• Acting impulsively – heart over mind
  • Reaching inconsistent conclusions
  • Making decisions solely on gut feelings
  • Overselling
  • Inattentive to detail
  • Trusting people indiscriminately
  • Applying superficial analysis
  • Having difficulty estimating time needed
  • Stimulating anxiety in others

Steady: Being a stable style, the Steady will try to avoid conflict and preserve relationships in a pressure situation. For this reason, their normal reaction will be to attempt to reach an equitable compromise solution. Because they are naturally sympathetic individuals, the Planner will usually try to see both sides of an argument or problem.

  • Insisting on maintaining status quo
  • Doing things the way they were always done
  • Taking a long time to adjust
  • Having trouble juggling multiple tasks
  • Needing full information to feel comfortable
  • Difficulty with innovation
  • Waiting for orders before beginning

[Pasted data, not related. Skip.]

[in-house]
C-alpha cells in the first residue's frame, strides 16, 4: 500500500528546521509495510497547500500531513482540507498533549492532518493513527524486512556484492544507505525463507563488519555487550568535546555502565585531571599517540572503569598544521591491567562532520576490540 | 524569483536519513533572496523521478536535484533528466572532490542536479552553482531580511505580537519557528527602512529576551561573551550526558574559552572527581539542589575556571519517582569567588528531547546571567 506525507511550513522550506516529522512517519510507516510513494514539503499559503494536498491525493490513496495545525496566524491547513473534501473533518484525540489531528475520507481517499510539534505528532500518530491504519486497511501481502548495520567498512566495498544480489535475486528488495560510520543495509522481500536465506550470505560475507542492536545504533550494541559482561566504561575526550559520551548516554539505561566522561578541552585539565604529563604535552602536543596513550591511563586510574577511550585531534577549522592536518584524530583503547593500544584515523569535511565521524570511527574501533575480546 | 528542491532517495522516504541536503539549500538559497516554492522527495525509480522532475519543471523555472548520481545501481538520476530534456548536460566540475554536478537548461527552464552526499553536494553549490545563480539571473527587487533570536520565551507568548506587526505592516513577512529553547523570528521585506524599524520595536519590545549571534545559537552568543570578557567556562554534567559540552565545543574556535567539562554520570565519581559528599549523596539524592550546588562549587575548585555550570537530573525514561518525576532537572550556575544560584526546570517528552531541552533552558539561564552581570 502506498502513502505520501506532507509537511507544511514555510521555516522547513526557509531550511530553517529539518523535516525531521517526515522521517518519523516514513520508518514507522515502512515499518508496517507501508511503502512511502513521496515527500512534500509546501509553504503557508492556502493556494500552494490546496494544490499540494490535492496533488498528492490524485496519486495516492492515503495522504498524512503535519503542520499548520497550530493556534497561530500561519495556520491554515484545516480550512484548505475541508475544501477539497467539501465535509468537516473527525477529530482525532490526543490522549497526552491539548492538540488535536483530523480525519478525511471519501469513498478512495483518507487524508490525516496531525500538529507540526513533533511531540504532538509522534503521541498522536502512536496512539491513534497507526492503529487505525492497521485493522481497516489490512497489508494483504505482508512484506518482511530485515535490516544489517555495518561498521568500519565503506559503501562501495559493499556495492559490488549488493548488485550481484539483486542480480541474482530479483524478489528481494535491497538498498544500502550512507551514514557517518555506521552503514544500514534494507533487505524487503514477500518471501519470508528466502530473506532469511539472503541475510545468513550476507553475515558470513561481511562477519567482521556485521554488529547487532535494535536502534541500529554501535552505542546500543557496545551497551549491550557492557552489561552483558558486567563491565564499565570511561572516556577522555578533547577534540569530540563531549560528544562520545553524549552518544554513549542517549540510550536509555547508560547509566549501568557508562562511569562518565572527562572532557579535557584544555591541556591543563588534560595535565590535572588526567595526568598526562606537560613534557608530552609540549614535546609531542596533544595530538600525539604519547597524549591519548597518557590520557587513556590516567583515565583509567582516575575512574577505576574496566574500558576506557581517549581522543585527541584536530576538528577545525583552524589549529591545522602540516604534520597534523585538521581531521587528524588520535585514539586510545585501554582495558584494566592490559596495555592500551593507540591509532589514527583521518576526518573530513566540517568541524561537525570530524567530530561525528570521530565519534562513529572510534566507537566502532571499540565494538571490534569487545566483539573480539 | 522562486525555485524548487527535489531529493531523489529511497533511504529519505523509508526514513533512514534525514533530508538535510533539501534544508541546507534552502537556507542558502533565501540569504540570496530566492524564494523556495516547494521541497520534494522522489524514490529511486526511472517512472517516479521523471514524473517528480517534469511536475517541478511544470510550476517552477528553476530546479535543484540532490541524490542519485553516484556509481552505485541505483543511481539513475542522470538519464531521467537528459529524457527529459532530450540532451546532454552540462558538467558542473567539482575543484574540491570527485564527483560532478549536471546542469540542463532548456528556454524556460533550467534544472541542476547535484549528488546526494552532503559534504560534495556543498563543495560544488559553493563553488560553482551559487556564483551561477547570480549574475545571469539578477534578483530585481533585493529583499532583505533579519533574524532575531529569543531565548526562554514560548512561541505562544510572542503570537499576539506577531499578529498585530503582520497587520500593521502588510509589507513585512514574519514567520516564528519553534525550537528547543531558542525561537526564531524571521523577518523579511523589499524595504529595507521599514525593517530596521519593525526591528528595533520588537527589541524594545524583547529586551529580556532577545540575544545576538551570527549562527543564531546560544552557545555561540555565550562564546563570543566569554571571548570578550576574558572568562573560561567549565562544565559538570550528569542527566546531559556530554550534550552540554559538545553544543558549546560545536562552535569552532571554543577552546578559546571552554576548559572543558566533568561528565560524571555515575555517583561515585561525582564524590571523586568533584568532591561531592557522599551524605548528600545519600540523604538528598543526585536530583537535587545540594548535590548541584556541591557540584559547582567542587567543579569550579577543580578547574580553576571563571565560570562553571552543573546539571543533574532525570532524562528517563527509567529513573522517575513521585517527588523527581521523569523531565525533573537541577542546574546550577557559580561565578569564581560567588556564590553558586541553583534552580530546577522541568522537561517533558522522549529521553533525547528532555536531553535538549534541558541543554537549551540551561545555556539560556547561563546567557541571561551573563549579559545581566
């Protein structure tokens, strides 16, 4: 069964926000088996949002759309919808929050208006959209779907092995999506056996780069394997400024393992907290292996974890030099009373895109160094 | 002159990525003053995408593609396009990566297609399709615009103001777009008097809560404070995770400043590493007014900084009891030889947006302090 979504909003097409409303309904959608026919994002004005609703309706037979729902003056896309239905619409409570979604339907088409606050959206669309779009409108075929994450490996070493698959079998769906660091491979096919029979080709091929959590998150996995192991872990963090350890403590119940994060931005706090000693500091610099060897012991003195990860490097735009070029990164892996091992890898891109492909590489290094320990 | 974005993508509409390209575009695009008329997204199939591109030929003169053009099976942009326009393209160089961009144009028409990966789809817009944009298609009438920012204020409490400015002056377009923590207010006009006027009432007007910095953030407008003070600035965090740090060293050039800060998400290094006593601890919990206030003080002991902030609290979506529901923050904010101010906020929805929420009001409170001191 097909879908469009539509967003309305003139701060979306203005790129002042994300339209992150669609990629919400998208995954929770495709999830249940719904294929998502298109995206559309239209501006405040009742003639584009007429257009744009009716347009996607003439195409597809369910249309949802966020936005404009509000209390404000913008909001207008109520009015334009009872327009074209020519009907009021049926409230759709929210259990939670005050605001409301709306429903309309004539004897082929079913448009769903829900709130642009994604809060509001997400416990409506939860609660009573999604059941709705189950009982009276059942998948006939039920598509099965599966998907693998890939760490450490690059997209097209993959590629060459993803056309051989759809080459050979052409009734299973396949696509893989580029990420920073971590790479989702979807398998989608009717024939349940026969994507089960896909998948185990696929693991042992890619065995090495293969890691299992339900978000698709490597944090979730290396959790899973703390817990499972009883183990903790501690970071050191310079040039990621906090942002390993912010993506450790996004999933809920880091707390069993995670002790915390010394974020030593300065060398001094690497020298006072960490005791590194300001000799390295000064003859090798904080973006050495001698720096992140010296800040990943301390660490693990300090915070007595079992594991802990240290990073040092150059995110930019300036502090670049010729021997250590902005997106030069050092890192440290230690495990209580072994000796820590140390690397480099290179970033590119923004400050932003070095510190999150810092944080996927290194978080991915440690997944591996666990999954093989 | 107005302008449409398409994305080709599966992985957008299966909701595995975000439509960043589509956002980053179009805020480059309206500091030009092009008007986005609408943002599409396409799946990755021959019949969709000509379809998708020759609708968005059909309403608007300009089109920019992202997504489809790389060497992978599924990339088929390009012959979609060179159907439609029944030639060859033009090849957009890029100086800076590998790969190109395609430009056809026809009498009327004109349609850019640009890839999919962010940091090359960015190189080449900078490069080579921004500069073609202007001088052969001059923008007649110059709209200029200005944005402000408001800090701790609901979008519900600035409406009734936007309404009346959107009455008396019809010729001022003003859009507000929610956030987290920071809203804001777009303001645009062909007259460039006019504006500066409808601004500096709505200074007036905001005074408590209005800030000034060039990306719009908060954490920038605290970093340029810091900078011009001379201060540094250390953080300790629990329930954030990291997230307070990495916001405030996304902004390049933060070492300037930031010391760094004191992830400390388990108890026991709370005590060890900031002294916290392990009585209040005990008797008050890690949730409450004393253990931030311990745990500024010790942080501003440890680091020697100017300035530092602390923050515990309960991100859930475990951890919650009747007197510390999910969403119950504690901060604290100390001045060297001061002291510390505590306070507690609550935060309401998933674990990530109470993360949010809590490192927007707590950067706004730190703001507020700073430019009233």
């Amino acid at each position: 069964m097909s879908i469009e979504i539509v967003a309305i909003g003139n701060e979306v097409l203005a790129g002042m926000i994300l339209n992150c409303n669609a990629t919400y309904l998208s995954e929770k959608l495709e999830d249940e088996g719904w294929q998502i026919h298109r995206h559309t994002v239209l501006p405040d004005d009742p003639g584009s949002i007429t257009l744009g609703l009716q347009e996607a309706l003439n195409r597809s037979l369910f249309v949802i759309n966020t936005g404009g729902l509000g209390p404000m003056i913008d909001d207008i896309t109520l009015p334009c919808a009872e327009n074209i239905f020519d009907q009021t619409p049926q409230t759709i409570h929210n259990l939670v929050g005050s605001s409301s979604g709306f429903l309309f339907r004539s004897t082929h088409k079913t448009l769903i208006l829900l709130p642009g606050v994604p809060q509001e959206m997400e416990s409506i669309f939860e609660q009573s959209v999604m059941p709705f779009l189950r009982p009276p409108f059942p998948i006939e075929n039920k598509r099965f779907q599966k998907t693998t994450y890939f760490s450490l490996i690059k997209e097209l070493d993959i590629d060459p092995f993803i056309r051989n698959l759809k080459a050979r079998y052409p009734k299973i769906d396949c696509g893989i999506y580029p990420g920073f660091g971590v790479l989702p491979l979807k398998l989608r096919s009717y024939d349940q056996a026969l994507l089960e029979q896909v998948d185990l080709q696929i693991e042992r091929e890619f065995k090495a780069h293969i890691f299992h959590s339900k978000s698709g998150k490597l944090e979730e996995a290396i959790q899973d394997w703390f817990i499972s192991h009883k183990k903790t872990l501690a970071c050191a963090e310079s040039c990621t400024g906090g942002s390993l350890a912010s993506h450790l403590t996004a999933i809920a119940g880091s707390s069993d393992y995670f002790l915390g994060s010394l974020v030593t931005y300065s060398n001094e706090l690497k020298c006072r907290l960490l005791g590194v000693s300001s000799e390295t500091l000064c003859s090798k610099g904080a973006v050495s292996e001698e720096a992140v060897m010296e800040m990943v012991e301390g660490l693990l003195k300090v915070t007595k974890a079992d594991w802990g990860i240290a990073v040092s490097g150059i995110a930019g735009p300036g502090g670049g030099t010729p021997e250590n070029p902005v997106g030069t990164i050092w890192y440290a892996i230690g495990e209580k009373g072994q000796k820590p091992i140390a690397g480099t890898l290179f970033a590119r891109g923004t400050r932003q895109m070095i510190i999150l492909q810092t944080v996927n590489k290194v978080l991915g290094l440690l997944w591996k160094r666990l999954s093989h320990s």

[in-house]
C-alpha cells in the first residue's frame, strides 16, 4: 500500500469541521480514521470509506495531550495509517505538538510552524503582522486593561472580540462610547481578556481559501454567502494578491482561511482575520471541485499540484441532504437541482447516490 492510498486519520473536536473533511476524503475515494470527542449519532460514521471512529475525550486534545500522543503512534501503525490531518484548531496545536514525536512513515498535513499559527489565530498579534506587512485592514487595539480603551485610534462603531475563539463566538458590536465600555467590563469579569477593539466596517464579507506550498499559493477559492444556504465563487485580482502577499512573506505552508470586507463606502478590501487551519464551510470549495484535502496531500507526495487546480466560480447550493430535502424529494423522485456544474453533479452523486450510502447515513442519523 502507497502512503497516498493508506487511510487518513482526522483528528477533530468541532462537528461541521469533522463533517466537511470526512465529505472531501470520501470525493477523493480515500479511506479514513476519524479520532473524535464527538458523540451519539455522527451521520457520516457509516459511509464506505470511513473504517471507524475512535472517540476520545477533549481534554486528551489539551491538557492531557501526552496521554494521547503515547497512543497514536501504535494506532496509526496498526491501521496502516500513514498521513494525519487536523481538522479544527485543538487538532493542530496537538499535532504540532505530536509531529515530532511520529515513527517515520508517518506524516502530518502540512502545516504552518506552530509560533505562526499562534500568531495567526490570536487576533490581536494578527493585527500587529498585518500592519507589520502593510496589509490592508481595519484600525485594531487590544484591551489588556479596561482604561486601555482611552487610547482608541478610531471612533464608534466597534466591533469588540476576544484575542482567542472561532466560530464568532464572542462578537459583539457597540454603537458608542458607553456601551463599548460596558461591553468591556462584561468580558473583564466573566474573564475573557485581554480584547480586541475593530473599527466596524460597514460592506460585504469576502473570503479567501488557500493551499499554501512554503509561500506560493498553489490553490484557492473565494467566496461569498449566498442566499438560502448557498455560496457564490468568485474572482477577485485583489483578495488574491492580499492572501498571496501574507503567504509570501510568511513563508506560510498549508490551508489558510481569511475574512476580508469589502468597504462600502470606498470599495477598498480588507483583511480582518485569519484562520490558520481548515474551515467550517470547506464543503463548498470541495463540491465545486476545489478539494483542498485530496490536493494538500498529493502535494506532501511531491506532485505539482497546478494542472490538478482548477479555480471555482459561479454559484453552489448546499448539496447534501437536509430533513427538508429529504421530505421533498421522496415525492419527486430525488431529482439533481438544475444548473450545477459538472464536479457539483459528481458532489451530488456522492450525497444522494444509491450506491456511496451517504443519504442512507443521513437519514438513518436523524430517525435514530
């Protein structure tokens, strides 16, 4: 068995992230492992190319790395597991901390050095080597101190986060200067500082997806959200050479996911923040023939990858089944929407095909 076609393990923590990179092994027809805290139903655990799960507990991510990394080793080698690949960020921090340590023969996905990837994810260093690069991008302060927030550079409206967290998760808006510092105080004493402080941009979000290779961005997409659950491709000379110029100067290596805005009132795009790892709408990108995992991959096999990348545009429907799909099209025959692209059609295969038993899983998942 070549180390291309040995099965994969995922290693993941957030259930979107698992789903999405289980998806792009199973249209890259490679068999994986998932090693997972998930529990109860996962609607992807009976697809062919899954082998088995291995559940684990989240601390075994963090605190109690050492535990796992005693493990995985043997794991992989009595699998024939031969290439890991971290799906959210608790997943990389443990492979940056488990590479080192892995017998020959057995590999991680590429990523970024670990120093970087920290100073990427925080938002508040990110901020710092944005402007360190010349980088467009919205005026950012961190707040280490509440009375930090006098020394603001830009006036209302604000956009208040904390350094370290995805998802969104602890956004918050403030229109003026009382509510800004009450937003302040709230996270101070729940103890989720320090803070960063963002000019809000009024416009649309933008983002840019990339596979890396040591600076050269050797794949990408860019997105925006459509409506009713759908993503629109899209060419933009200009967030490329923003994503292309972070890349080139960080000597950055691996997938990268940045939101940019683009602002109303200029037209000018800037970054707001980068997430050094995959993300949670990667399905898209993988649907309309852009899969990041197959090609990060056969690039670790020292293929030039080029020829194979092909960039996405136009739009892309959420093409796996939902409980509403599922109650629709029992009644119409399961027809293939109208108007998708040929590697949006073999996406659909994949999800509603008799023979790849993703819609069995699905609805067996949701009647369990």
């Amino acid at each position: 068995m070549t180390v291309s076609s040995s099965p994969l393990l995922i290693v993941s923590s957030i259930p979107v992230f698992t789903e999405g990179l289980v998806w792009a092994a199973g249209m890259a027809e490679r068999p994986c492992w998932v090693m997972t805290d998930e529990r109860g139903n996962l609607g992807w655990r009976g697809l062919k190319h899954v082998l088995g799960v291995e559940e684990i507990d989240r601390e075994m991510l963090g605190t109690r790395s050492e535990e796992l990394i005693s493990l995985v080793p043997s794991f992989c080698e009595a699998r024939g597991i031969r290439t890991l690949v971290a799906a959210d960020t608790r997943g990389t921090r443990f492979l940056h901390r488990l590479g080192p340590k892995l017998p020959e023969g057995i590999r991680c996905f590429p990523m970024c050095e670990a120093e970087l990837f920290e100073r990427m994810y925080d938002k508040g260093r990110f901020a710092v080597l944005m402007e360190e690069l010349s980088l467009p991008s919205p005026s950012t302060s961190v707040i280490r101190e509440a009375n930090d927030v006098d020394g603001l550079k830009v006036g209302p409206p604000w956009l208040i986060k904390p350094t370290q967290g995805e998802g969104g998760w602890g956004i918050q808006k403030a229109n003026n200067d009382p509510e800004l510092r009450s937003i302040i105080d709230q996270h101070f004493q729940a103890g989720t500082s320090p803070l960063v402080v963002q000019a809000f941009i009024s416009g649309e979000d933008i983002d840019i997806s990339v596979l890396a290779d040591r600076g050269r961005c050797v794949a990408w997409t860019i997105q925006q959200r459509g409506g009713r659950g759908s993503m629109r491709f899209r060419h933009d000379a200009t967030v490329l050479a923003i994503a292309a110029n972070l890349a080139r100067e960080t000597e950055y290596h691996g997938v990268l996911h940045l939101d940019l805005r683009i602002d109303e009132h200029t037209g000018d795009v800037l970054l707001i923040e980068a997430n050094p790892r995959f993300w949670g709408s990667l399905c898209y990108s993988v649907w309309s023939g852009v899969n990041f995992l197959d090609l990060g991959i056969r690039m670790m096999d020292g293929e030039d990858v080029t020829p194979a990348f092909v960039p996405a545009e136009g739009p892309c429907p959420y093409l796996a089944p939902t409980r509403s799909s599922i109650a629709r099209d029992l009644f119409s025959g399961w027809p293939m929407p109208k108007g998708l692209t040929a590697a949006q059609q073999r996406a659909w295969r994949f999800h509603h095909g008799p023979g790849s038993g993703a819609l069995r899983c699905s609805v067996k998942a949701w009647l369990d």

• Needing help starting unstructured tasks
  • Appearing calm while they internalize stress

Conscientious: Like the Steady, the Conscientious will also wish to avoid coming into conflict with others. Their method of dealing with pressure, however, is more evasive in style. Analysts faced with a difficult situation will try to extract themselves from it by changing the subject, or making vague promises of action. In extreme cases, they can even go so far as to ignore the problem altogether, in the hope that somebody else will solve it.

  • Seeking excessive feedback and direction
  • Hesitant to react without precedent
  • Bound by key procedures and methods
  • Getting bogged down in decision-making
  • Resisting delegated tasks
  • Needing full explanation before acting
  • Avoiding involvement when threatened
  • Yielding position to avoid controversy
  • Focusing exclusively on their tasks
  • Appearing calm while they internalize stress


Stress is a very broad and complex issue, and a detailed examination of all its aspects lies beyond the means of the DISC system.